Stressing the Importance of a Healthy Heart

by | Feb 12, 2015

Heart Health – this month and EVERY MONTH

“February is Heart Health Month, but maintaining a healthy heart should be a daily priority. Heart disease is the number one cause of death in the United States, according to the Centers for Disease Control and Prevention, who estimate this killer claims a life about every minute.

Approximately one in four deaths can be blamed on heart disease or stroke. Every day, each of us is at risk, and there’s a somewhat lesser-known culprit behind that heart attack or stroke lurking just around the corner.

Research has shown the causes of a diseased heart aren’t just physical, but psychological as well. In addition to hereditary factors beyond our control and the well-known physical risk factors-living a sedentary life, having high cholesterol, high blood pressure, or diabetes, being a smoker, eating a high-fat diet, or being overweight or obese-we also put ourselves at risk for heart disease every day simply because of the stress in our lives.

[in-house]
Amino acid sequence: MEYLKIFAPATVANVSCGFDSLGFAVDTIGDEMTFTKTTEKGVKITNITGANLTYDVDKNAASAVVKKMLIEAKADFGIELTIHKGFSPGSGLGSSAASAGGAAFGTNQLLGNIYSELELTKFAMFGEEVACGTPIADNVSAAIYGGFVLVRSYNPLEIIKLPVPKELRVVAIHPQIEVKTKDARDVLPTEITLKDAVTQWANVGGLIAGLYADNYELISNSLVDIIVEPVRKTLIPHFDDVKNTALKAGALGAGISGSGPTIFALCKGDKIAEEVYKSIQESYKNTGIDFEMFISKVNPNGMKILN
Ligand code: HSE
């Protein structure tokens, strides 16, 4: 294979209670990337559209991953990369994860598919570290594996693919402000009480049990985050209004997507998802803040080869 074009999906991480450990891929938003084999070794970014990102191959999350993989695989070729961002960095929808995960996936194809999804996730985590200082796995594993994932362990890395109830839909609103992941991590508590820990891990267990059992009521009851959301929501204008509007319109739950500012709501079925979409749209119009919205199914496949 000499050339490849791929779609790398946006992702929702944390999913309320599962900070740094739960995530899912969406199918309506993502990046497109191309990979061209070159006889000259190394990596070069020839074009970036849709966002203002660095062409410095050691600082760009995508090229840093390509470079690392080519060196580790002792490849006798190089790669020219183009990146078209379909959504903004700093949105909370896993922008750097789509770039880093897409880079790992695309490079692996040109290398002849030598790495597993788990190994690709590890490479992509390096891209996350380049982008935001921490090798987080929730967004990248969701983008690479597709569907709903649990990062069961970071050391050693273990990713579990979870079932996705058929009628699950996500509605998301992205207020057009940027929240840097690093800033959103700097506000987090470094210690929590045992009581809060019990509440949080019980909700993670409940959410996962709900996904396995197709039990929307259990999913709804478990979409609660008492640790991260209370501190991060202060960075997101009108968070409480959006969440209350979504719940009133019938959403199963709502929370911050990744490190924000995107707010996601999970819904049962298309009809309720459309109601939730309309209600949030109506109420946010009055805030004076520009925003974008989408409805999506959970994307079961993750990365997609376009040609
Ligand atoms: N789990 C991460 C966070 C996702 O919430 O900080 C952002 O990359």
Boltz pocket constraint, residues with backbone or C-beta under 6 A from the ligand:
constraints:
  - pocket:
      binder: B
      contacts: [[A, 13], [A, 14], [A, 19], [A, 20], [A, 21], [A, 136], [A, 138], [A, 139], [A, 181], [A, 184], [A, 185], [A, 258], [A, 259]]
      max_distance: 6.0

But how does stress affect your heart? According to the Cleveland Clinic, when stress is left untreated, it can cause high blood pressure, irregular heartbeat, damage to arteries, high cholesterol, weakened immune system, and it can also cause coronary artery disease to develop.

The American Psychological Association (APA) goes one step further, making the mind-body connection by saying when stress devolves into depression, the risk of heart disease goes up.

According to the APA, long-term studies have shown that men and women diagnosed with clinical depression are more than twice as likely to develop heart disease or suffer a heart attack, and clinically depressed people are twice as likely to suffer a heart attack even up to 10 years after their first depressive episode. . .

strengthen your resilience, you’re getting an added benefit-a healthy heart. Approximately 2,200 people die every day from heart disease-that’s 2,200 reasons to manage your stress.

Keep your heart healthy and stay resilient. “


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